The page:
Women in Theology is happy to publish a guest post from Lauren Jones. Lauren Jones is an ordained minister (itinerant elder) in the African Methodist Episcopal Church (AME). She has served in parish ministry for over 10 years. She holds a Bachelor’s degree in English Literature from the University of Maryland (College Park) and a Master of Divinity from Howard University School of Divinity. She has written for Gospel Today magazine, “Modern Loss,” and other Christian publications. You can follow her journey as a widowed mother of two on her personal blog “Throw Up and Theology.” In her spare time, Lauren volunteers as a speaker for Mothers Against Drunk Driving (MADD) in honor of her late husband.
“You need to brand yourself.” This is the advice I keep seeing on social media when it comes to dating and relationships. Personal life coaches like Tony Gaskins constantly ask their followers, “What is your brand?”
If you’re an entrepreneur or work in corporate America, you’re familiar with the concept of branding. It is the business’ attempt to set itself apart in the market and demonstrate to potential customers what makes it or its product unique and valuable. Branding is a necessary part of any marketing and communications strategy. We have even adopted this practice in the church. You rarely see ministries or churches without an identifiable brand or niche in the Christian market now. Everything from the pastor to the church logo, tagline and website are marks of its brand. Since churches are pretty much “selling” the same thing, the gospel of Jesus Christ, we have to do something to stand out above the rest if we want to grow our membership. Branding is a good thing when we think about church growth and membership.
However, I think there is a fine line we can cross into wrong and worldly thinking if we get too caught up in branding ourselves as believers. First, by simple word association, when you think about branding, you think about a product or commodity. You think about something for sale. When we apply this to ourselves as women and men, we devalue who God created us to be. Psalm 8:4-5 says, “What is man that you are mindful of him, the son of man that you care for him? You made him a little lower than the heavenly beings” (NIV). This speaks to our worth and value as children of God. In Matthew 6:26, Jesus reminds the disciples that they are more valuable than the birds of the air because they belong to God. If we think of ourselves as merely a brand, we devalue who we are in Christ, and we could easily go down the slippery slope of thinking of ourselves as products to be bought and sold.
Also, branding implies that one must prove the worth of the commodity. God has already told us that we are precious and valuable in that while we were yet sinners, Christ died for us (John 3:16; Romans 5:8). We shouldn’t have to jump through hoops of proving to the world that we are worthy of good things or even in matters of justice. We see evidence of this in the “Black Lives Matter” movement. This is not an endorsement or rejection of the organization, but the core of their message is, “Our lives matter too.” They are trying to convince the powers that be that their lives matter despite their being on the margins of society as black people, since blackness has been so devalued in American society. If we truly adopted and believed what Jesus preached and declared about us as children of God, the poor, disenfranchised and outcasts wouldn’t have to continually try and prove their worth as human beings. This is another major reason why adopting the idea of branding oneself is problematic as a Christian.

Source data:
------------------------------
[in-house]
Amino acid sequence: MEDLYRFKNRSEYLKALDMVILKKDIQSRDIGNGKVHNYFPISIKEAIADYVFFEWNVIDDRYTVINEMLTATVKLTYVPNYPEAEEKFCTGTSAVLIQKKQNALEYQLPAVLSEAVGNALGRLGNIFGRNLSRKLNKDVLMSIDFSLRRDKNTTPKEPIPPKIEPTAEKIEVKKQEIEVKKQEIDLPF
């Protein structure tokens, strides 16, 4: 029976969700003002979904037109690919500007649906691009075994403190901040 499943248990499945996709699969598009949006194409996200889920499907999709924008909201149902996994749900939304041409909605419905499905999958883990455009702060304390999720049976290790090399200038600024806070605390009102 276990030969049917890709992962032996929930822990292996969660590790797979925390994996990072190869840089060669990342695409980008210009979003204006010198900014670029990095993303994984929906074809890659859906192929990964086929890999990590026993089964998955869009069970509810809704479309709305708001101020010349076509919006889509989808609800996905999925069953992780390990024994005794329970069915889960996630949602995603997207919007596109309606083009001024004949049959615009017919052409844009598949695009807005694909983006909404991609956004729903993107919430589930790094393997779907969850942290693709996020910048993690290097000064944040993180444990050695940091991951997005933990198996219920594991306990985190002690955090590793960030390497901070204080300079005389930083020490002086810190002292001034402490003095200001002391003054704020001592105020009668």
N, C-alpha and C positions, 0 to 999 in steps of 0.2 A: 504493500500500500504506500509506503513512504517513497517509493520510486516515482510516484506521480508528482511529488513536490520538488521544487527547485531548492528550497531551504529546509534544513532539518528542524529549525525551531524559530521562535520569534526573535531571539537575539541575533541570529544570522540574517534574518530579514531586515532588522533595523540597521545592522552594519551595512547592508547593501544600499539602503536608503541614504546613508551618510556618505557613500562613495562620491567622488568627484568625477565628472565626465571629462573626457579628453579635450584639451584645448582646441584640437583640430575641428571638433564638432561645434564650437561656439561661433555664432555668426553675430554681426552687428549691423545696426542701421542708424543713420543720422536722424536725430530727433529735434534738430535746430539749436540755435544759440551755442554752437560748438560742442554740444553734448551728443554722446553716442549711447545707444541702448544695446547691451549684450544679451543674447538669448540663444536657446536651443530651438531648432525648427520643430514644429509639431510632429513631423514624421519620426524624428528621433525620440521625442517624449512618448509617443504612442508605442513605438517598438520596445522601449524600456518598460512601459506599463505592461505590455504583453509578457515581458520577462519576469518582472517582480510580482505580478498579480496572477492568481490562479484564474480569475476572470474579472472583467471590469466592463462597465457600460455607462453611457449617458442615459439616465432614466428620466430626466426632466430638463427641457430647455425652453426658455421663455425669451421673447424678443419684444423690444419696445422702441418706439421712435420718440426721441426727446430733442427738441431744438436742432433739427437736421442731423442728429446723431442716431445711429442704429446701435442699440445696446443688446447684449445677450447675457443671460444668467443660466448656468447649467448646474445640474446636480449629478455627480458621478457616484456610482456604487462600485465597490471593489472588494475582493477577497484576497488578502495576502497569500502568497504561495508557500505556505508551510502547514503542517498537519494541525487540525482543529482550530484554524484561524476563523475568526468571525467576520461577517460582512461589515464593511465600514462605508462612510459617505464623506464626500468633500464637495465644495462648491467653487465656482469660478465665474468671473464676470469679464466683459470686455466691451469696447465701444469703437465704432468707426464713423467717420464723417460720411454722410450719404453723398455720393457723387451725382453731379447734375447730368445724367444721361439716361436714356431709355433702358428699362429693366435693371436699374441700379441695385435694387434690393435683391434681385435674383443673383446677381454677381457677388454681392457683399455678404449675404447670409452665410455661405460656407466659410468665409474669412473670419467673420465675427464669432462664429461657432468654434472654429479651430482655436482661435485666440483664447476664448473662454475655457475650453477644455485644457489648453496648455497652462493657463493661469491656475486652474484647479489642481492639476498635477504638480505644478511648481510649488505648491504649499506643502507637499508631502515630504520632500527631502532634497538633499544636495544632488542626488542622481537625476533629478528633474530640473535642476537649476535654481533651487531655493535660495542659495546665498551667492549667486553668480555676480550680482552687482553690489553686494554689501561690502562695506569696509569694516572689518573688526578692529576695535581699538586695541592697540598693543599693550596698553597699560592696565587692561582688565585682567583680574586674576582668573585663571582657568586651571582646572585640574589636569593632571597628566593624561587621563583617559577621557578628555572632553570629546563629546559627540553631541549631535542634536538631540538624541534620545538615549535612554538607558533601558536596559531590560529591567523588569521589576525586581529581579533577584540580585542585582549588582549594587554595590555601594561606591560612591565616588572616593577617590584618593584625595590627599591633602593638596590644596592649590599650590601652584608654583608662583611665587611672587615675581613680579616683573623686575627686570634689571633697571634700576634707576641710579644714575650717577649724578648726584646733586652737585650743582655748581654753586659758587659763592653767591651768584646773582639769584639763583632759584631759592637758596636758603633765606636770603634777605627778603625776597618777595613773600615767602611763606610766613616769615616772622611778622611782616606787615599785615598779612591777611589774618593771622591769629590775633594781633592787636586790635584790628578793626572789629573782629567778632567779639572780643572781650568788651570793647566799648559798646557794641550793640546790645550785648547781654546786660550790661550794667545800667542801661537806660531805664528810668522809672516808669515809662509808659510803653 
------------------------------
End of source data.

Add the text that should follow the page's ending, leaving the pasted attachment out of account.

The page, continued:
If we create a brand for ourselves to establish our worth and value in society, then our natural human inclination will be to devalue someone else if they have not created a personal brand that speaks to our fleshly proclivities. We cannot deny the effects our capitalistic society has on how we act and think. If we’re not actively pursuing the same mind that was in Christ Jesus, then we may fall into the trap of devaluing, belittling and disengaging from those we deem less valuable (Philippians 2:5). James chapter 2 admonishes believers not to show favoritism to those we think are worthy. It tells the story of a rich man who enters a meeting of believers with fine clothes and jewelry and the people give him the best seat. However, the same people despise a poor man who comes by giving him a seat on the floor or a standing position. I would surmise to say the rich man effectively branded himself. He received the outcome he was probably looking for. They placed value on him based on his presentation.
Branding oneself is a good idea, but Jesus is calling us as believers to a higher standard of living and thinking. Relying on branding to determine the worth and value of a person or thing means we are relying on our own finite minds and experiences. God’s ways are not our ways (Isaiah 55:8-9). God’s ways are much higher. It’s time for the Body of Christ to stop depending on ourselves when making assessments of people and worldly affairs. It’s time to go higher and deeper in the things of Christ.
In 1 Samuel chapter 16, Samuel goes to the house of Jesse to anoint God’s chosen king. When Samuel saw David’s brothers, they looked like they could be the one. The men had the right brand. However, the Lord said to Samuel in verse 7, “Do not consider his appearance of his height, for I have rejected him. The Lord does not look at the things man looks at. Man looks at the outward appearance, but the Lord looks at the heart” (NIV). Don’t miss out on your blessing because someone failed to meet your brand standard. Allow the Holy Spirit to equip you to see people the way God sees them. That’s when we will truly recover the lost sheep of Israel and bring them into the fold.